PTI social media codes for nothing, trolling for free
Several weeks ago, I wrote an article that suggested Imran Khan’s political fortunes have changed for the worse, and that the PTI is unlikely to win this year’s elections.
Soon thereafter, I received an email with the following subject line:
“DECLINING POLITICAL PROSPECTS OF IMRAN KHAN??? ARE YOU RETARDED”
The message itself cut right to the chase.
“Listen to me, Imran Khan is our son and an asset to Pakistan. Just because he won’t bow down to you white [expletive] … does not mean that he won’t win the elections.”
After some witheringly profane (and wholly unprintable) material, my irate interlocutor concluded with some pithy analysis of the aforementioned article.
“Your article is [expletive], stay out of Pakistan’s affair and go write about something else.”
In reply, I told my cantankerous correspondent that I hoped the announcement of PTI’s new social media code of conduct would mean I wouldn’t get any more messages like this one.
Of course, I probably will. Codes of conduct are purely normative devices; they attempt to moderate the behaviour of individuals often not given to complying with nonbinding guidelines.
Individuals such as the notorious PTI trolls.
I often wonder about these trolls. After all, most PTI supporters are not abusive at all. I’ve had fascinating (and perfectly civil) online exchanges with party officials and common supporters alike. What I’ve noticed is that much of the vitriol tends to come from younger supporters. So is the trolling simply a matter of youthful euphoria and hero worship gone wild? Of disillusioned young people taking out their fury? Or of critics posing as PTIers to impugn the party’s clean reputation? I imagine it’s a combination of all three factors.
Still, let’s give credit where it’s due. With the release of the code of conduct, the PTI has taken action to address its supporters’ abusive behaviour. This cannot be said about most of Pakistan’s other political parties, which have more serious abuse problems—in the form of factions that commit physical violence (so far as I know, the PTI is not associated with violence.)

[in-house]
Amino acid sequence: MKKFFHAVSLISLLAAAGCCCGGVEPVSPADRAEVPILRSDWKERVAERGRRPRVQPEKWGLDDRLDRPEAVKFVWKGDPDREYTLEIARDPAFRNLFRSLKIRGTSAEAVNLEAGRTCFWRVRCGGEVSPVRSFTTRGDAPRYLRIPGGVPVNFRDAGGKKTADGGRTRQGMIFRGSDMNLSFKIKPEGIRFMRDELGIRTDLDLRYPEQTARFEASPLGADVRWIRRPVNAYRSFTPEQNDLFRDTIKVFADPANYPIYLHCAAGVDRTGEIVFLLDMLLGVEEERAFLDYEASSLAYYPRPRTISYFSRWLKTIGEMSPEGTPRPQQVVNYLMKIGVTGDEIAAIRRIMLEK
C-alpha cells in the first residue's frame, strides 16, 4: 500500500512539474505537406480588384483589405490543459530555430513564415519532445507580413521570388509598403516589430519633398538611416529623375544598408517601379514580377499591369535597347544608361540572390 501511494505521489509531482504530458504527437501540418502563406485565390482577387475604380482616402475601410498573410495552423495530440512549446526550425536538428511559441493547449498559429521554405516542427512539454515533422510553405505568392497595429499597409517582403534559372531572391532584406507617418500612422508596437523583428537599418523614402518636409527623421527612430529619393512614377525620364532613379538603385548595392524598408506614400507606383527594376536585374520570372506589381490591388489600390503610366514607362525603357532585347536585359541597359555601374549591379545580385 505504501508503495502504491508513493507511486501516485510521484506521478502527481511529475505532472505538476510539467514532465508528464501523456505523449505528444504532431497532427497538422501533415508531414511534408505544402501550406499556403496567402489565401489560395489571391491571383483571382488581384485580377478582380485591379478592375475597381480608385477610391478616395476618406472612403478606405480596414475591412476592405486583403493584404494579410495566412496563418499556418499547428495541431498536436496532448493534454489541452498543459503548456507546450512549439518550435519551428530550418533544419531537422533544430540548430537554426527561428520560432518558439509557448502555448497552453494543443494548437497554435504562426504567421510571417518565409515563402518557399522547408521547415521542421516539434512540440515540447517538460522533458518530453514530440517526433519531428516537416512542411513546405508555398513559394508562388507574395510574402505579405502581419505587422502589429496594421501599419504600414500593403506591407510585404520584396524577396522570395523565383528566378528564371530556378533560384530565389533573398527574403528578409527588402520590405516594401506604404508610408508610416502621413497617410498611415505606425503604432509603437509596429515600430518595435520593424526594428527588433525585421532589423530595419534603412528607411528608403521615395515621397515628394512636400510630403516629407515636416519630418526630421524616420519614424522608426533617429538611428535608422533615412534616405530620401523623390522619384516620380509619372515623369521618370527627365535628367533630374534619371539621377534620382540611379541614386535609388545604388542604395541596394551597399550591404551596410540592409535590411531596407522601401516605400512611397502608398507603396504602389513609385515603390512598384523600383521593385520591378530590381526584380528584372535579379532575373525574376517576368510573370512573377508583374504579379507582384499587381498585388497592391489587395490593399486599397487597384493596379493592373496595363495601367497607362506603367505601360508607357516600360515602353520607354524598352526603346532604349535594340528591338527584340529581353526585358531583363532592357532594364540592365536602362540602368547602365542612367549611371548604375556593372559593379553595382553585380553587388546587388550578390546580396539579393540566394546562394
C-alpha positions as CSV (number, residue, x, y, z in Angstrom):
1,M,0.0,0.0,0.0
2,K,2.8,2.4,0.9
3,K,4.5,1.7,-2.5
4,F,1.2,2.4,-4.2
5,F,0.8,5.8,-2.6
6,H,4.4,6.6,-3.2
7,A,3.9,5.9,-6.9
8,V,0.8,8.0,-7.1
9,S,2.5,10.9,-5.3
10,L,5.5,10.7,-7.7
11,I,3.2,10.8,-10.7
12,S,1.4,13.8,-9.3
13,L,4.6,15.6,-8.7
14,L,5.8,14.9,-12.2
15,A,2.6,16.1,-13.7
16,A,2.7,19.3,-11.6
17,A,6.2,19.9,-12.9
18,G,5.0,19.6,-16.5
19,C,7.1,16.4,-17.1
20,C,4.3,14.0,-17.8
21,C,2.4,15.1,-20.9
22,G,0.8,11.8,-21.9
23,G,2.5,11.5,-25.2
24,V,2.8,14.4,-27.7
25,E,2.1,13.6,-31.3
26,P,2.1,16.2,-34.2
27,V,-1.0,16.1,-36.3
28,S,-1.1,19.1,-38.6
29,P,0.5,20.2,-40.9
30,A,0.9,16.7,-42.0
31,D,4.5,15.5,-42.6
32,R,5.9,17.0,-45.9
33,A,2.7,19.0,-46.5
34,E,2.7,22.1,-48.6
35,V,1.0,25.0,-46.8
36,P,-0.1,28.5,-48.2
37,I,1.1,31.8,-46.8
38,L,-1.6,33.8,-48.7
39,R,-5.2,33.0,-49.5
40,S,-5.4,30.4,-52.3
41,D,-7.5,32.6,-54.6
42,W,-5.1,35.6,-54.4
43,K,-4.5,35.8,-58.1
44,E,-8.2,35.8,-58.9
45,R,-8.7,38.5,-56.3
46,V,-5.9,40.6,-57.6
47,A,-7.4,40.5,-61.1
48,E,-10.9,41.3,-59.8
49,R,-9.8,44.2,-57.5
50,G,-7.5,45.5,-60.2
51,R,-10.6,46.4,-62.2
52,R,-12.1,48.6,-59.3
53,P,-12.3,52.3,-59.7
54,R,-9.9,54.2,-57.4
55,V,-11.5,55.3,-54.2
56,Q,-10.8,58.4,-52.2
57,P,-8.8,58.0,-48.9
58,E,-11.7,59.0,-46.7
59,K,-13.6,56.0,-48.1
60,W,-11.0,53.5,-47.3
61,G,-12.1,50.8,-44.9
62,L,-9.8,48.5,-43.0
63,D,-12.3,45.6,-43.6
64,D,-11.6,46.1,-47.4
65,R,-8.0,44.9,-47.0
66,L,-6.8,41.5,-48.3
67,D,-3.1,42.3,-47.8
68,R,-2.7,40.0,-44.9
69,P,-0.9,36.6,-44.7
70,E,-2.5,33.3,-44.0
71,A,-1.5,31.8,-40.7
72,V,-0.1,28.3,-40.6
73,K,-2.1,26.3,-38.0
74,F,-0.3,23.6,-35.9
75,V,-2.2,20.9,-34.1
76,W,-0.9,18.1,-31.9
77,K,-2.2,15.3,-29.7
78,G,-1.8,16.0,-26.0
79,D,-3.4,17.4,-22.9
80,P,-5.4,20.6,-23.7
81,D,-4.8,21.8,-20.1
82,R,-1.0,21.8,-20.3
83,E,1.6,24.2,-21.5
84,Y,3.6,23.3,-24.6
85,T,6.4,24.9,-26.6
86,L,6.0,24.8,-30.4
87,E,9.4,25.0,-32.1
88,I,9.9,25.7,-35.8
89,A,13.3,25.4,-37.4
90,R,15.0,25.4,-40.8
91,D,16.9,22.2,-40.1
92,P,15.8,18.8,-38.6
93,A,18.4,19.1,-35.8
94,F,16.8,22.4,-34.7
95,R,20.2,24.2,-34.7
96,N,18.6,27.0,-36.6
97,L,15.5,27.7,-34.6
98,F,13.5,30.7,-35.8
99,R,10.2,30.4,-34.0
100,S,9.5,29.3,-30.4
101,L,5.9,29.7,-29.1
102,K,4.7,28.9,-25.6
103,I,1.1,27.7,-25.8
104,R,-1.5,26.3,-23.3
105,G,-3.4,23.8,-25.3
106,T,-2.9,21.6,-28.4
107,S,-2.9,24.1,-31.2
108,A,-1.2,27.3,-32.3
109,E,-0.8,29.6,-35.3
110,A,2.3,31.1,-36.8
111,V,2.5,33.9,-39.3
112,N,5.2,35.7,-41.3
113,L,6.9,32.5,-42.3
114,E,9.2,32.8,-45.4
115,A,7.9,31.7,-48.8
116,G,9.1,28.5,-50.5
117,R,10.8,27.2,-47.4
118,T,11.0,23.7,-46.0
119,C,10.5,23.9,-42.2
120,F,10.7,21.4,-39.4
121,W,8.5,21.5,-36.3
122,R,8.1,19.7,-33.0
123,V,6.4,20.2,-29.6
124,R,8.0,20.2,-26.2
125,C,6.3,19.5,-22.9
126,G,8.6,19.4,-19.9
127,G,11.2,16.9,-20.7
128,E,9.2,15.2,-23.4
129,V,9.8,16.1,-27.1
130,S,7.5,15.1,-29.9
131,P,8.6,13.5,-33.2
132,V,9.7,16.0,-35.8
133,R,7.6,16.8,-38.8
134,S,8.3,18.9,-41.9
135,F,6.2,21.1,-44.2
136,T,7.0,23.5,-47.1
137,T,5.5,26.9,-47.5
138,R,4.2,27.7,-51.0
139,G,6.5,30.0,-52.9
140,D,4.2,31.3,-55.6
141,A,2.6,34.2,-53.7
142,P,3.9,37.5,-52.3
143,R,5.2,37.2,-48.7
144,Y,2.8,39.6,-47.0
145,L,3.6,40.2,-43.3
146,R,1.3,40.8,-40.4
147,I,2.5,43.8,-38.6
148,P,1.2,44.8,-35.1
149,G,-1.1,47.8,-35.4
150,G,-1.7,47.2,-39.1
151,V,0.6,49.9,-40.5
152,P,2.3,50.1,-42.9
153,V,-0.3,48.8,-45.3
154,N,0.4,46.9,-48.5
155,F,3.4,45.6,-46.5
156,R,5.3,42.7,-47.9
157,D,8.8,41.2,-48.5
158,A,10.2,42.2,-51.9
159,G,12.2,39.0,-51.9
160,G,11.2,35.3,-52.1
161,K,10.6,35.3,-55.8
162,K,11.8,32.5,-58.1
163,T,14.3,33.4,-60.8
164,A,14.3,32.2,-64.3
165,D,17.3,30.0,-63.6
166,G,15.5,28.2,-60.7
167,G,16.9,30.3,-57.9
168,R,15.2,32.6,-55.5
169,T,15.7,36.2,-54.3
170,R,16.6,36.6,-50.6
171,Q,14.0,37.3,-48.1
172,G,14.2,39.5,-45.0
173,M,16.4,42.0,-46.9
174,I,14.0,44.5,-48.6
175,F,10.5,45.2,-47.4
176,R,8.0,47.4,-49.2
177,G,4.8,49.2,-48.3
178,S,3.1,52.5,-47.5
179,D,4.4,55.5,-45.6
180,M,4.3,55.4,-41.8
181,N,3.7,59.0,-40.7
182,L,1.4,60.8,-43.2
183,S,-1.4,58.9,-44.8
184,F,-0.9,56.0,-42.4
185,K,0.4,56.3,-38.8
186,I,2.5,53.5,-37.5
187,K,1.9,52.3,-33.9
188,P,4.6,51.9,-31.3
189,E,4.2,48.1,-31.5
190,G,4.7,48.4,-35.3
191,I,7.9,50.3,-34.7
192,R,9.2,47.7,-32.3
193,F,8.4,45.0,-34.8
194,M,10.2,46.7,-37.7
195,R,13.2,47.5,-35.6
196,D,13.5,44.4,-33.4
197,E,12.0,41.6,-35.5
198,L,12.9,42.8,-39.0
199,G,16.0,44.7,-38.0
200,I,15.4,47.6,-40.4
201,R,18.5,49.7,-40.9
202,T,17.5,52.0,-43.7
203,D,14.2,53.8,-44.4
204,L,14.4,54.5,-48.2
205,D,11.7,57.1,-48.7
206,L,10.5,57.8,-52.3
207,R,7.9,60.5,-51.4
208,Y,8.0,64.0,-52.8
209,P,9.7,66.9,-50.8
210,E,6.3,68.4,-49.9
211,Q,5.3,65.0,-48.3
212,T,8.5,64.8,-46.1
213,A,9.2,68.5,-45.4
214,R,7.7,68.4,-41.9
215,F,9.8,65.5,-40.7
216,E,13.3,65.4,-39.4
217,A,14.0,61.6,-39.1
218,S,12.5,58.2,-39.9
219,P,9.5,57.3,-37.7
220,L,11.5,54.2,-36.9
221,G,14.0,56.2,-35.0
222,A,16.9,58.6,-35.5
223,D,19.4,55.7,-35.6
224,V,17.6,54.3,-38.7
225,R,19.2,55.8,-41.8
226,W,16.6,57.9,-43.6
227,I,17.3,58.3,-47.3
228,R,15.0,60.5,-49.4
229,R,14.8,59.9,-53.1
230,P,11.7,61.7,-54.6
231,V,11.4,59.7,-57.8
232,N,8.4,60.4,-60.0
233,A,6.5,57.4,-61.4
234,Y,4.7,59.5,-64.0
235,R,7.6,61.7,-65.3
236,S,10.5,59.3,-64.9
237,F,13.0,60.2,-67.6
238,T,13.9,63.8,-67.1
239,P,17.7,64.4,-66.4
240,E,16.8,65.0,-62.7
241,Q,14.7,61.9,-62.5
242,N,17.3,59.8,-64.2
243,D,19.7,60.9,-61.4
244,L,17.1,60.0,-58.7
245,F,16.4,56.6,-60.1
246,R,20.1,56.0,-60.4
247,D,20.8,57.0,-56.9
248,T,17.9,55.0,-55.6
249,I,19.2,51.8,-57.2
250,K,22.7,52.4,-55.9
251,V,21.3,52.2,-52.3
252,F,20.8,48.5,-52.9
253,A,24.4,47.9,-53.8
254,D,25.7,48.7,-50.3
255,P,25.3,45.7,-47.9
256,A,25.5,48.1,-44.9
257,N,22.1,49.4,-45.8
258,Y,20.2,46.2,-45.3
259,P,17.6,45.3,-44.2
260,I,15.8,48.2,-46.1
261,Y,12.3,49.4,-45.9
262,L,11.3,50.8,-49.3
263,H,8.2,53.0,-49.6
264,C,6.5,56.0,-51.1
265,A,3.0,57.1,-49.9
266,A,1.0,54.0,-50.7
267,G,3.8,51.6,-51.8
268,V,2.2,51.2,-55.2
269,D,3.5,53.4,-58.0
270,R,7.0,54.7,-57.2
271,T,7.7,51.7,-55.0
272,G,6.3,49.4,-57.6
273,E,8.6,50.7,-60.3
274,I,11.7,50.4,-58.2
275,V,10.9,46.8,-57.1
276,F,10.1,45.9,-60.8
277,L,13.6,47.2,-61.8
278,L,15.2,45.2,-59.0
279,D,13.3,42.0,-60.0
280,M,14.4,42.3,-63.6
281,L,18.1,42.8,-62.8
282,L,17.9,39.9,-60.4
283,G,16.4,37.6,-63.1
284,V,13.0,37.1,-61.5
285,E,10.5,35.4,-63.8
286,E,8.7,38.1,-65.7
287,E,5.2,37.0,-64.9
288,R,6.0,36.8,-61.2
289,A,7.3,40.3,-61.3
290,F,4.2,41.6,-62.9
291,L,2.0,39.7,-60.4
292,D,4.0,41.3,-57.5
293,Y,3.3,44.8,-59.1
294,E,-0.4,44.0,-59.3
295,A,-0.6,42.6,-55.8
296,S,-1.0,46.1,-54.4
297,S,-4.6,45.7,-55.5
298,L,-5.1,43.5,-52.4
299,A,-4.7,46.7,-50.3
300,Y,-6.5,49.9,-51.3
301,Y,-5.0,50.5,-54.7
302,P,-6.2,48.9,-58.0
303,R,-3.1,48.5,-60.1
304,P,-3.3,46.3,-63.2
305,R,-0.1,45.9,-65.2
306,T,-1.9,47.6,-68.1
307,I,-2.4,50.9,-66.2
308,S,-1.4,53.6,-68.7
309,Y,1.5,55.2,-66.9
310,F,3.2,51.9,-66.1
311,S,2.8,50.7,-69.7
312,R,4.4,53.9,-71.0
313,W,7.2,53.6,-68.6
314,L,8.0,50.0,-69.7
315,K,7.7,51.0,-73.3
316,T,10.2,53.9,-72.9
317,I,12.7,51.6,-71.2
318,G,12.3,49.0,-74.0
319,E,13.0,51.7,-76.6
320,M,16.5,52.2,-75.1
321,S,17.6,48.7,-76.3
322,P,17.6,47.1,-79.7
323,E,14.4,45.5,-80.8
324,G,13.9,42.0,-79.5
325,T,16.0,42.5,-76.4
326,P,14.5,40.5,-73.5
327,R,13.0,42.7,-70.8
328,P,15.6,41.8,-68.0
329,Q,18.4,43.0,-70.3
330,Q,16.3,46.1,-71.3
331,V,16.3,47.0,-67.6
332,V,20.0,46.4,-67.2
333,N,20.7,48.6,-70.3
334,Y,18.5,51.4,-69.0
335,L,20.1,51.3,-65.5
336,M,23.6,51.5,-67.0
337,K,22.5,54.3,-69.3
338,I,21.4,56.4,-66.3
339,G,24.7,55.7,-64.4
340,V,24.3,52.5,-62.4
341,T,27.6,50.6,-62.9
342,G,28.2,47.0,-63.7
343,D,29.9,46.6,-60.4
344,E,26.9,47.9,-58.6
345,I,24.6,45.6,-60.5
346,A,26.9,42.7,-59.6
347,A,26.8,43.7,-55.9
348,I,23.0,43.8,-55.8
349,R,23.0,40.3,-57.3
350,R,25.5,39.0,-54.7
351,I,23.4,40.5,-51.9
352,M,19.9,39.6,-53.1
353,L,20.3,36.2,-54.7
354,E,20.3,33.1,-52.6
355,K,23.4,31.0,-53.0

There is also the somewhat less brutal, yet nonetheless condemnable, violence meted out by actual politicians. One notorious offender is the PPP’s Waheeda Shah, who slapped an election worker on live television last year. Fahd Husain has written how Shah humiliated her victim:
“with a nonchalance that is borne of a life of privilege and power.”
Though certain PTI leaders have enjoyed both privilege and power, I don’t know of any who has harboured a sense of entitlement that sanctions slapping.
Even politicised civil society gets in on the act. We periodically hear about brawling lawyers and, most recently, fight-picking doctors. And I won’t even get into the comportment of some members of law enforcement.
I know of no Pakistani political party or civil society outfit given to violence that has come out with a formal policy outlawing (or even discouraging) unruly and aggressive behaviour. Certainly, reactive action is periodically taken against individual perpetrators. Shah, for example, was disqualified. Similarly, after young doctors roughed up officials at a Lahore hospital last week, YDA leaders expressed “regret” for the incident, and pledged an inquiry into the matter. Yet in neither case was there any mention of the need to establish formal mechanisms to reduce the possibility of such behaviour in the future.
Pakistan does have a track record of establishing policies to promote more responsible behaviour. One underappreciated example is the effort to institute a code of conduct for media organisations. Several small outfits voluntarily comply with the Society of Professional Journalists’ code (though admittedly, other attempts to encourage more responsible press content, such as Matihullah Jan’s short-lived show that exposed unethical media behaviour, have been less successful.)
My point here is that the PTI has taken an important step that should be, but has largely not been, taken by other political parties. I have certainly expressed doubts about the PTI’s electoral prospects, but never about its integrity or decency. The code of conduct announcement not only proves the presence of these qualities, but also gives credibility to the PTI’s vow to bring more accountability to Pakistan’s political culture. After all, an institution can only be taken seriously when it holds itself to the same standards that it expects others to uphold.
Will PTI trolls continue to prowl the social media sphere? Of course! Yet at least the party has not only recognised the problem, but also taken actual measures to tackle it. It’s an important lesson for the political class in Pakistan, but also in other countries—including my own.
Read more by Michael here or follow him on Twitter @MichaelKugelman